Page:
Ornamental grasses
These grasses add a wonderful splash of texture and colour to your potting cat garden, so how wonderful that most are non-toxic to our furry friends. In addition, they are a popular favourite with the cats too.

Japanese forest grass
I have two pots of these mixed with purple violas at the entrance of the catio and the cats always first stop here for a nibble. The two brothers Ollie and Baggy have a liking for the violas leaves and stems as well as the grass and it’s really funny to watch them masticate like a bunch of cows in a field. Sometimes there is actually a queue of cats waiting at the same plant for a snack. The contrast of the chartreuse green with the symphony of pinks and reds from the impatiens, violas and petunias, provides a setting which will be appreciated by the human’s too!

Japanese blood grass
With its tall green blades at the base and blood red tips, this beautiful ornamental variety of grass is a also a crowd pleaser.

There is a wide variety of carex grass, some are plain deep green and others are variegated with white and green. This seems to last all season right up until late autumn. At the start of winter this is the variety that I bring indoors to setup their winter watering hole, where the plant will last all winter. The carex variety is the cats’ go-to snack. We like carex gold and carex red rooster carex buchananii.

Blue Oat Grass
The lovely blue-grey leaves cascade over their pots all through the season. Not all the cats like these spiky blades but we always see Mr Jack tuck right in!

Non snacking plants / Just for fun and colour
While all the plants are safe for the cats to nibble, not everything in the catio is on offer as a snack. The tall and bushy stems and flowers of the catmint, which is planted in rectangular pots is often used as a hiding and stalking point. The big barrel of purple grass, together with the trailing and lush Swedish ivy, provide plenty of shade. In addition, the scent of the Swedish ivy with its lemon peppery notes does not go unnoticed by the cats. The Jacobs’s Ladder blooms are often touched by curious noses and whiskers for a sniff and perhaps a little cheek graze and then a lie down for an afternoon catnap. Last summer, my latest new addition to the catio included Creeping Jenny, which is perfect as a fountain accessory plant and also offers a little shade as it hangs over the tiered platforms.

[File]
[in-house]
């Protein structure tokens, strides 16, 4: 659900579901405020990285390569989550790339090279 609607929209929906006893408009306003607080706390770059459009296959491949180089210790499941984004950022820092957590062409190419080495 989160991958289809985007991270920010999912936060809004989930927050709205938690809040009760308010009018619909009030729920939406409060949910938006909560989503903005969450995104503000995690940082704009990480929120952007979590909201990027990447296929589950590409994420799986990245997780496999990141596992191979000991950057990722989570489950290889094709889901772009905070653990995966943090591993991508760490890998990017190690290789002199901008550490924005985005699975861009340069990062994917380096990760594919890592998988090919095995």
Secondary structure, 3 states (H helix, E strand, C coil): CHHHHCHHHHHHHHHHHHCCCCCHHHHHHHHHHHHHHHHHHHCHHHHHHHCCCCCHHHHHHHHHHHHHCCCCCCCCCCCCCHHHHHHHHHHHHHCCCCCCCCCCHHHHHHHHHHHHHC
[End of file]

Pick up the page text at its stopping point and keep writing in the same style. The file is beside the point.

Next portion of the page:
Also have a look at the ASPCA website, at its exhaustive list: Toxic and Non-Toxic Plants. I found this site really errs on the side of caution, as it lists plants that may only cause slight stomach discomfort but nothing serious. Still, better to be safe than sorry, especially if you know your furry friend is indiscriminate and loves his greens. As well, all cats may react differently to the same plant.

You do not have to go overboard with your first cat garden. Start simple. Choose a few from the list above and experiment with what works for your space and hardiness zone. When you visit your nursery, ask about toxic and non-toxic plants as the staff are often quite knowledgeable on the subject of plants and pets. Whenever introducing new plants to your cat, even if they’re from the safe list, always observe your cat’s behaviour when they’re grazing. Watch out for any adverse reactions, but above all, have fun planning your safe garden, kitty will thank you with a thousand love blinks!

Author_photoYas_BaggyYasaar has a BA in Fine Art and graphic design and works as a project manager in visual display. When she leaves her day job she can be found on her blog at where she expresses her love for all things feline, with a special focus on cat environment enrichment and gardening for cats. Yasaar makes miniature sculptures of her cats from her homemade cold porcelain clay and gets her inspiration from writing haiku. She loves to travel and Aoshima Cat Island in Japan is a destination on her bucket list.